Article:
Welcome to a weekly series in which Doris V. Sutherland takes readers on a trip through the history of werewolf cinema...
...Cry of the Banshee (1970) is the story of Lord Edward Whitman (Vincent Price), a sixteenth-century English nobleman who enjoys a life of luxury, debauchery, and the sadistic treatment of women and peasants. But his position of privilege has a drawback: his family is said to be cursed, and all around him are omens. The villagers believe that a cult of witches is active in the area; even though Whitman himself is skeptical, he sees this pervasive fear as a threat to his authority, and so organises witch-hunts.
Sure enough, Whitman finds a coven of witches going about their pagan ways and successfully slaughters a number of them. But some survive to set about their revenge. The Whitman household is soon hit by a series of deaths as servant Roderick (Patrick Mower) falls under the power of the witches and becomes a werewolf.
The late sixties saw an influx of cinematic werewolves, and, come the seventies, the plague of lycanthropy had not abated. Not all werewolves were able to escape obscurity, however. A Portuguese film called Nympho Werewolf was reportedly released in 1970 but information about it is scanty. Meanwhile, 1971 saw the release of a Brazilian number entitled O Homem Lobo which appears never to have been released in English. And then we have Cry of the Banshee, directed by Gordon Hessler and written by Tim Kelly and Christopher Wicking: a curious example of a werewolf film that seems to have evaded recognition within the subgenre simply because it wasn’t marketed as a werewolf film.
Let’s get this out of the way: Cry of the Banshee has little to do with banshees. One scene has a member of Whitman’s retinue blame some (clearly canine) howls on a banshee; the head witch later describes the werewolf (or the spirit inhabiting the werewolf) as a sidhe, the class of Irish fairy that includes banshees; and the general theme of family death-curses is at least adjacent to the banshee motif; but all of this seems thin justification for the name. In any case, it’s unclear as to how a creature of Irish folklore ended up in this rural English village. Cry of the Banshee is a werewolf film, and even though the lycanthrope takes a fair while to appear, the symbols of wolves and rabid dogs permeate the screen.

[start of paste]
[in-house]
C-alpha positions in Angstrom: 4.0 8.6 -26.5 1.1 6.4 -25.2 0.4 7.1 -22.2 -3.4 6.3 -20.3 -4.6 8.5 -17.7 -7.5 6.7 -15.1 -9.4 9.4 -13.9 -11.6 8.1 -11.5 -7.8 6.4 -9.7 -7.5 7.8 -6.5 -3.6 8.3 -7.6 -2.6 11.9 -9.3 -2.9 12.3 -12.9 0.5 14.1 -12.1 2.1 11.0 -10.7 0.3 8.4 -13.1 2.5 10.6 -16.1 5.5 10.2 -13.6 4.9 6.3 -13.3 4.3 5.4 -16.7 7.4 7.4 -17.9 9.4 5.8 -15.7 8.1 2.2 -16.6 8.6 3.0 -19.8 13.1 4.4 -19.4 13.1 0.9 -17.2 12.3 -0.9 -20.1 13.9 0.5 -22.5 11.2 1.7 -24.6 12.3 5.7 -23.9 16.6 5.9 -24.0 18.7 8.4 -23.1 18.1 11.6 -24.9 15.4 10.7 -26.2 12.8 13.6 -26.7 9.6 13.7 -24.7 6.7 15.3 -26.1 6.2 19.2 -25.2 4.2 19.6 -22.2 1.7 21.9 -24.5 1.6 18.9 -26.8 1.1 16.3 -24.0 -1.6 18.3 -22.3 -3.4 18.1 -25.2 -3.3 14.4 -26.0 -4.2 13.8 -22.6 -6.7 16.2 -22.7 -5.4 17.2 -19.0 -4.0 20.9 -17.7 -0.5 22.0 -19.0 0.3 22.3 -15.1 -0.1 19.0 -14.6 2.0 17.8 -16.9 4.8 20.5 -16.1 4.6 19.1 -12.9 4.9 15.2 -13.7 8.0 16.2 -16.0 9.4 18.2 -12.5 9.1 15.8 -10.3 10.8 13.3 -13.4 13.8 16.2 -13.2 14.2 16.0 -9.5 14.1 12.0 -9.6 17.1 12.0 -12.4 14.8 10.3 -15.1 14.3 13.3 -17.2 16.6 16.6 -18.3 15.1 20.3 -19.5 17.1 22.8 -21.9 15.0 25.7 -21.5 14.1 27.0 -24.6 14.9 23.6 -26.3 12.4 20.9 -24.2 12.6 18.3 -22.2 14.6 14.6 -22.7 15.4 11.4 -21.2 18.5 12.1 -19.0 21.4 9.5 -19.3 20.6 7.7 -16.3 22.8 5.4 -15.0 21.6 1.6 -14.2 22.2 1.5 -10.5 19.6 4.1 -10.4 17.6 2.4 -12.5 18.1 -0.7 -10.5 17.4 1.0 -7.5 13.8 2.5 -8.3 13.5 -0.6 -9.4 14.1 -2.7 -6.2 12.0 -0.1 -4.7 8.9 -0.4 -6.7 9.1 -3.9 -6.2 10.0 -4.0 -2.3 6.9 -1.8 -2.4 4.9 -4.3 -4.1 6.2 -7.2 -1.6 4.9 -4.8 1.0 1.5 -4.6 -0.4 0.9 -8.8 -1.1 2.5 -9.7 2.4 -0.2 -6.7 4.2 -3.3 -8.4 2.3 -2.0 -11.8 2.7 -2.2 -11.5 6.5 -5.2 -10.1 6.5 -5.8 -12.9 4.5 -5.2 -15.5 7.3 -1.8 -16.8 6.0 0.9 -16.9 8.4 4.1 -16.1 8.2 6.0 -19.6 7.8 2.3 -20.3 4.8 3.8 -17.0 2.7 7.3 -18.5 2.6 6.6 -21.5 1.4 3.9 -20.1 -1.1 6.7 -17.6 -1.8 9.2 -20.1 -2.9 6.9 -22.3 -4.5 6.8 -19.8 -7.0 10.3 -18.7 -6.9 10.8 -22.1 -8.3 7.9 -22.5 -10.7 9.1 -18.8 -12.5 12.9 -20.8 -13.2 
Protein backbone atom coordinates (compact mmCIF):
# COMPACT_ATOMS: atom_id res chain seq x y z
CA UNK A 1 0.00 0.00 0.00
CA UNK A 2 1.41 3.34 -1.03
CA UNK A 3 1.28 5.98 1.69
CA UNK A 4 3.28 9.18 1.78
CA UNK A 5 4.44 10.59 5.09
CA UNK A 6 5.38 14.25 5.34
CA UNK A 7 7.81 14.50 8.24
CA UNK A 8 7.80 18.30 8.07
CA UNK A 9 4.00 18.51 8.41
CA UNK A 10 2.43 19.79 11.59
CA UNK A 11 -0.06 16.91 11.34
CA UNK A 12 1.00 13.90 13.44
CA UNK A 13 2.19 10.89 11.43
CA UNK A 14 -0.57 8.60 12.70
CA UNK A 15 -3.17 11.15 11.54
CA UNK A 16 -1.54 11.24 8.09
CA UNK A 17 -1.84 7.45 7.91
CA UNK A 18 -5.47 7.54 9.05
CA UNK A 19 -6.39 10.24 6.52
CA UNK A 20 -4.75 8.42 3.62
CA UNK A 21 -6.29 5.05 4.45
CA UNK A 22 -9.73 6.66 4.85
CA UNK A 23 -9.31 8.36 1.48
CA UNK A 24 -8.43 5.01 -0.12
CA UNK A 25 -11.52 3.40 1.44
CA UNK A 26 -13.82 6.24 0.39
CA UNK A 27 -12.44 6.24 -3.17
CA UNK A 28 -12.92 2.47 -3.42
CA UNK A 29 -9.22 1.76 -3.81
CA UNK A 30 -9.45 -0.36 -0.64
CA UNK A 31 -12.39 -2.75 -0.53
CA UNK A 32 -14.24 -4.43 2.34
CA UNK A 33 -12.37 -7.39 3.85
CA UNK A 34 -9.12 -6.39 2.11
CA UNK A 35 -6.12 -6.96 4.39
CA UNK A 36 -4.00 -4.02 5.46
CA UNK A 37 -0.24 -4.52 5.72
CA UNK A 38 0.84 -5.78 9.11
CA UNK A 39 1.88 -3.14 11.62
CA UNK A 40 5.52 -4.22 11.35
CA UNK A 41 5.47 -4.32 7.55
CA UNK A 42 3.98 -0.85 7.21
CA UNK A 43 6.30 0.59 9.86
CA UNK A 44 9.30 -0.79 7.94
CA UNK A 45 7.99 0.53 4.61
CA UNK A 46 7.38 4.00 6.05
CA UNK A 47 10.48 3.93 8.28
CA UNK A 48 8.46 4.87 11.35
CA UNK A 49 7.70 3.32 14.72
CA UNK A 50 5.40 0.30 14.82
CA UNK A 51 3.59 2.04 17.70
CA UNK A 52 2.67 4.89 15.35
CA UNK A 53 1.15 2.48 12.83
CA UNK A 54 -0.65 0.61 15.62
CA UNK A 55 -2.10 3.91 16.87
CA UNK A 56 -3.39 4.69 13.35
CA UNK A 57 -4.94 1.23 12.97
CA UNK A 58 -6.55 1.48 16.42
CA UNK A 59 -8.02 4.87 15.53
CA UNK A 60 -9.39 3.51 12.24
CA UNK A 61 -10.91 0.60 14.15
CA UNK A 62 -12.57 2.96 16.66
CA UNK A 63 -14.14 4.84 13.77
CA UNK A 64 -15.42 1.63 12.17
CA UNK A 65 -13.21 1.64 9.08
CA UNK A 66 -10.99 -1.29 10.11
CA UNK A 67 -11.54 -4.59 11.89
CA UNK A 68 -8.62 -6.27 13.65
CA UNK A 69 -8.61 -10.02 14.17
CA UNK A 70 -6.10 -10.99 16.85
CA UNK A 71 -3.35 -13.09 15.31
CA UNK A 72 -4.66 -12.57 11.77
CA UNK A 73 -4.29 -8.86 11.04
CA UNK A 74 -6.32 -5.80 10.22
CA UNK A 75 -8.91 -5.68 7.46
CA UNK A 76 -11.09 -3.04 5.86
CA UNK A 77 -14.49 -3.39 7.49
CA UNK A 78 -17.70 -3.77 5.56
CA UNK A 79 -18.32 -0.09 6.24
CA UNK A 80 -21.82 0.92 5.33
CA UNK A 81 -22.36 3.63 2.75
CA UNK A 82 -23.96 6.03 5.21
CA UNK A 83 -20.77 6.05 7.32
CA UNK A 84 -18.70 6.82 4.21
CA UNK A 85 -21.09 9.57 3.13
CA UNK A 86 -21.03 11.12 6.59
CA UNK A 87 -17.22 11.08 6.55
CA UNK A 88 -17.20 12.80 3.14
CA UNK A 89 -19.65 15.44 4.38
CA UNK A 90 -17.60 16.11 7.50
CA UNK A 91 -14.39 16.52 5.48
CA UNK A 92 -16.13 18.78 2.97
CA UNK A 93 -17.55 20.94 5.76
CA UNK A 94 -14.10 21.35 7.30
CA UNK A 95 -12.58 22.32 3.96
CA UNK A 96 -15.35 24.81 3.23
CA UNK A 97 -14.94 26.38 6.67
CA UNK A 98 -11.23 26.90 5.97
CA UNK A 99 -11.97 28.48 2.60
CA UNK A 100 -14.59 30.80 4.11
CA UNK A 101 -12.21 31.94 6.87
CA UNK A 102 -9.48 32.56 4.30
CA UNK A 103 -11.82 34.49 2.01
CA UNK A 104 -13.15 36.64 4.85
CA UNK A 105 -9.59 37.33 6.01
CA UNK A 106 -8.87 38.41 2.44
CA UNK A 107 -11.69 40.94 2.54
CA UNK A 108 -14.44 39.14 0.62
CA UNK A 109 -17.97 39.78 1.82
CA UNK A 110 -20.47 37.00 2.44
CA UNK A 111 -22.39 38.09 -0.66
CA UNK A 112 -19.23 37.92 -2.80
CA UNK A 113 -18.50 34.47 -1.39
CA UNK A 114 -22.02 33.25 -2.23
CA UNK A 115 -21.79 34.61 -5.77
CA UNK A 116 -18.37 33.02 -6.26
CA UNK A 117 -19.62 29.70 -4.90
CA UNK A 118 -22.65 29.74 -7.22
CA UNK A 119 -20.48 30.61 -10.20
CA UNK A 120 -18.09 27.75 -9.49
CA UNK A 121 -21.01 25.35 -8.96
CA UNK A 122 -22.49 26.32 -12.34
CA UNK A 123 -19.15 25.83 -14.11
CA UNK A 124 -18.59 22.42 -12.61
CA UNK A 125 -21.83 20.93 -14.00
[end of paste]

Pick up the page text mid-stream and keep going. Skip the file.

But then, the misleading title is entirely appropriate for a film that seems determined to throw the audience off its trail. The opening titles, which use a quotation from Edgar Allan Poe, announce it as an American International Pictures production starring Vincent Price; so a viewer will likely expect something along the lines of the Price-Poe-Roger Corman cycle. But then comes a credit sequence which, astonishingly, is animated by Terry Gilliam and depicts a Monty Python-style cutout of Vincent Price’s head cracking open while comically eye-rolling demons pour out. Every indication is that Cry of the Banshee will be one of Price’s self-parodies, like The Raven.